Reliably testing fatigue behavior
Reliable material parameters are essential if simulation models are to make safe predictions – especially when durability of the service life is being calculated. Structures in automotive engineering, medicine and energy technology are exposed to load changes of more than ten million cycles over the course of their expected lifetime –due to either high-frequency stress or a long operating time of up to 30 years. This range is referred to as the very high cycle fatigue (VHCF) range and extends far beyond the range of classic S-N curves. Extensive knowledge of the fatigue behaviour of the materials used is thus of vital importance if these high-performance components are to operate reliably in the VHCF range. To be able to go through the high load changes of 1010 in a reasonable time period of less than one month, the samples are offset in resonance vibration at frequencies in the kHz range.
With regard to verifying the simulated sample model, Polytec’s 3D scanning vibrometry provides a direct way of measuring the real fatigue sample’s eigenmodes and eigenfrequencies. Another potential application lies in the field of high-frequency stress and strain analysis, since contact measurement methods such as strain gages are not suitable for this type of endurance stress.
Operational reliability in high-stress train components (wheel rims), wind turbines and ultrasonic scalpels (medical technology).
PSV-3D Scanning Vibrometers measure 3D dynamics in research and product development in a reliable and precise way. The deflection shapes and Eigen modes detected help you with everything from NVH, acoustic and structurally dynamic issues to ultrasonic...
Determining material parameters in a non-destructive way
Material properties are determined with zero contact using laser vibrometers. Conclusions can be drawn as to a material sample’s strength by determining the resonance frequency during broadband excitation. This method is used to ensure quality when manufacturing different building materials, since it is completely non-destructive. Often expensive test objects can be saved, and it can also be easily automated.
Knowledge of the temporal and local changes to the material properties of cement-bonded systems is vitally important for both materials research and for planning and implementing construction projects. The material properties can be described using ultrasound parameters. Cement-bonded building materials have a high ultrasonic wave absorption capacity straight after mixing, as well as a low sound velocity. Depending on how structure development progresses, the sound velocities and signal amplitudes then increase continuously. The surface’s ultrasound-induced deflection is recorded with zero contact using laser vibrometers. Calculating Young’s modulus and Poisson’s ratio – the elastic variables – also allows for a more extensive assessment of the materials inspected.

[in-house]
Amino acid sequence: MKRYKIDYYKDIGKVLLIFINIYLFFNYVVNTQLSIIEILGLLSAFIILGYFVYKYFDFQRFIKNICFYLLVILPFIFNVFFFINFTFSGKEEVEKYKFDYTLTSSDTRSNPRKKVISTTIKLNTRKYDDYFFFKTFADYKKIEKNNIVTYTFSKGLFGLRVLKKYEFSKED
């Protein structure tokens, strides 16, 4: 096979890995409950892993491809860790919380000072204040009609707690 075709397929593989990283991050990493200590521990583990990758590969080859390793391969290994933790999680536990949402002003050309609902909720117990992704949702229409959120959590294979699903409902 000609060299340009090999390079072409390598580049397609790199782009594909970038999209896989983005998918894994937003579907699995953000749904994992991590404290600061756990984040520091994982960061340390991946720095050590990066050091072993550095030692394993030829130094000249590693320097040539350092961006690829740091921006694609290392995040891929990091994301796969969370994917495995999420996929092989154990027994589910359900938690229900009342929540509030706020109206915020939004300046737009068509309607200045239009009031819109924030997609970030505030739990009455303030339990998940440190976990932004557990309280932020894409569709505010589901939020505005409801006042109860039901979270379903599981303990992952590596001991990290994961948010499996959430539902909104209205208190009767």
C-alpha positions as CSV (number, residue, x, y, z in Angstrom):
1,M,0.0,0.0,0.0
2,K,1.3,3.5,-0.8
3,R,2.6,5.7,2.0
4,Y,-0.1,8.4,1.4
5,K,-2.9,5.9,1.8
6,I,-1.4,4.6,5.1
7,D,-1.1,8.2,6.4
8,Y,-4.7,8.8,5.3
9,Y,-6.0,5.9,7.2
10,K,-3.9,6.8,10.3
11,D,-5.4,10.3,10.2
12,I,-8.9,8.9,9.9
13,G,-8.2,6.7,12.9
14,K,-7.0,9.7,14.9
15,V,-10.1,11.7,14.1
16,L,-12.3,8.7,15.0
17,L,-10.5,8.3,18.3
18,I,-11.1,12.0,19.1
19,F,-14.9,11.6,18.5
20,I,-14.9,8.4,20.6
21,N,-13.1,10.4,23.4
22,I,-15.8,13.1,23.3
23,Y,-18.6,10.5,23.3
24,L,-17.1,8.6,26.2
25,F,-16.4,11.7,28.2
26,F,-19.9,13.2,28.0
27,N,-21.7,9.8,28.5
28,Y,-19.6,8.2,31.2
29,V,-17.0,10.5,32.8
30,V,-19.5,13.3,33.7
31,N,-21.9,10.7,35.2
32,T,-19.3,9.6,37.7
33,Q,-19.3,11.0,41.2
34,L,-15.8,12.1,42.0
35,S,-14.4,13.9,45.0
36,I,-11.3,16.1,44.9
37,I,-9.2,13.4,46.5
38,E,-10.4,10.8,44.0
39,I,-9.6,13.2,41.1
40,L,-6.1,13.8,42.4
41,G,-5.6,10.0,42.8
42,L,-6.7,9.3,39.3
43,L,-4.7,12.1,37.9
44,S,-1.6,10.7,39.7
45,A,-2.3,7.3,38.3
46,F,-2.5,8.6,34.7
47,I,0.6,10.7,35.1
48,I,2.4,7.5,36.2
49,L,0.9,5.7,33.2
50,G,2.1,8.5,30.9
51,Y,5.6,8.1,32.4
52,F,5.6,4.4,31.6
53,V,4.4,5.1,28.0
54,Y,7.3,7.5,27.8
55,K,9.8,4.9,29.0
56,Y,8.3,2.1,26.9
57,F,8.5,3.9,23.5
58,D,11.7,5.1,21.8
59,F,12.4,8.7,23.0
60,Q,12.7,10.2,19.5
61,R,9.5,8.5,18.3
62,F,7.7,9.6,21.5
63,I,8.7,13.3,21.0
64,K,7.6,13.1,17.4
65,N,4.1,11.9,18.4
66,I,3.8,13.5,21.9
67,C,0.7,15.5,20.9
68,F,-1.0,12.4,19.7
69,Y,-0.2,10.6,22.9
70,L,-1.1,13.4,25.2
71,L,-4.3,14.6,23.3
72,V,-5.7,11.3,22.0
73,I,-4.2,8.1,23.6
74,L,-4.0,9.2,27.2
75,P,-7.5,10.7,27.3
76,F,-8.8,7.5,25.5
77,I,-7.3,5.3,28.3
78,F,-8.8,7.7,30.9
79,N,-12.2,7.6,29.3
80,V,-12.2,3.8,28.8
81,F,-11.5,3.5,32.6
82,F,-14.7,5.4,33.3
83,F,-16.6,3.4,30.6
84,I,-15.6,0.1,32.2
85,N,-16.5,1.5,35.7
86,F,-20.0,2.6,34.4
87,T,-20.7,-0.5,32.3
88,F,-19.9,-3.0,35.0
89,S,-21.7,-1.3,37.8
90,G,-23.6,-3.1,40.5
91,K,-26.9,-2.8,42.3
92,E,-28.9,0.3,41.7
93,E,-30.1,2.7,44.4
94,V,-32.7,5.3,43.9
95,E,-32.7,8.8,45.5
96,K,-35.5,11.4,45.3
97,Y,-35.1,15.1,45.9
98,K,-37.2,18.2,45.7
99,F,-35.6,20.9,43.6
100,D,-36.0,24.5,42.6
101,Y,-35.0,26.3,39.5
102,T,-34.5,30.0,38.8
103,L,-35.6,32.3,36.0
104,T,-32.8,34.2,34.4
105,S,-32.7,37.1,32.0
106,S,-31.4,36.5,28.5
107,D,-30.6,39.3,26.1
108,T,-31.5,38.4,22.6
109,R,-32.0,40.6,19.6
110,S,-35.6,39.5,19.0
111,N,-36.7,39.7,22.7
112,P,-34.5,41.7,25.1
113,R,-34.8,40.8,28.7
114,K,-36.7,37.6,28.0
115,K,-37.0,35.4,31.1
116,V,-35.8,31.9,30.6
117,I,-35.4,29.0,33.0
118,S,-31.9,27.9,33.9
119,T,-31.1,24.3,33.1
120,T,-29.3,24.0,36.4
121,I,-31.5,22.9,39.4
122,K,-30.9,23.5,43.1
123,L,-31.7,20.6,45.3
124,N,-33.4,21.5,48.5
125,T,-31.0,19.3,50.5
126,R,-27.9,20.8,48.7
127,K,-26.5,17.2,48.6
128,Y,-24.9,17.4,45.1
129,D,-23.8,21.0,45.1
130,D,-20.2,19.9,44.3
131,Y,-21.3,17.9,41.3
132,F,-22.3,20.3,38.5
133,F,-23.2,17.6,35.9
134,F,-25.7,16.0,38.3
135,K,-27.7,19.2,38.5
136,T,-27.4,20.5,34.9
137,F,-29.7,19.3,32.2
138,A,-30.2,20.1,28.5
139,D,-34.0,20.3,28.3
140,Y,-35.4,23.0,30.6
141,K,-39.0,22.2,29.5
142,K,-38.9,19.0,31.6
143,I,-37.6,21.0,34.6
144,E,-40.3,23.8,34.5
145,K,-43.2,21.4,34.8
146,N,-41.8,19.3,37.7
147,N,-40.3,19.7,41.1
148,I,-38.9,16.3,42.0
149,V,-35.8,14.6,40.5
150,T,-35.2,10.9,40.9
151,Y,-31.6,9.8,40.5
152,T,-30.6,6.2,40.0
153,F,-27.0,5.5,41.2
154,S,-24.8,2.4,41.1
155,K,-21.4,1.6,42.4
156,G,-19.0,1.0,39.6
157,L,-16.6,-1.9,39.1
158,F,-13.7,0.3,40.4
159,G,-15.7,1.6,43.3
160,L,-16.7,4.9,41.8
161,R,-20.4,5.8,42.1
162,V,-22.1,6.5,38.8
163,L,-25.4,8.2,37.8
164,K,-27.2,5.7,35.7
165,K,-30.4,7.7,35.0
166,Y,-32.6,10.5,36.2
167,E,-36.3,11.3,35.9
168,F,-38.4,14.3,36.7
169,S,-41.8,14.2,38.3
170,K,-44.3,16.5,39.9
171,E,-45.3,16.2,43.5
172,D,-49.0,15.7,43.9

The flexible vibration-measuring device with an integrated camera and a compact design is ideal for quality assurance and research. Additional microscope lenses expand the range of possible tasks that you can complete to include very small samples.
Visualizing surface waves at a high resolution
When it comes to fiber-reinforced composites, it is extremely important that damage such as delamination or cracks are detected and localized in good time – both in production and during operation. “Lamb waves” – surface waves that propagate on thin plate structures – play a major role in non-destructive materials testing, since they interact with different types of material faults, thereby making them visible. Lamb wave based, materials testing is increasingly gaining in significance – particularly in the maintenance of modern aircraft, where fiber-reinforced composites (CFRP) are increasingly being used.
The non-contact PSV-500-3D Scanning Vibrometers visualize the temporal propagation of Lamb waves with a high spatial resolution. You can record the entire 3D vibration vector for each scan point, so that the typical S and A waves that are primarily described as in-plane and out-of-plane waves are broken up during the analysis. Laser vibrometers are thus indispensable as tools for researching Lamb waves and developing methods that are suitable for industrial purposes.
A practical example:
Polytec Scanning Vibrometers are therefore also suitable for designing component-integrated sensor networks, which are increasingly being used in critical structural elements, including aircraft, so as to continually monitor them during operation (structural health monitoring). In such situations, a multitude of vibration sensors are permanently integrated in a component, and their distribution is optimized so that structural damage on the component is reliably recorded by the sensors.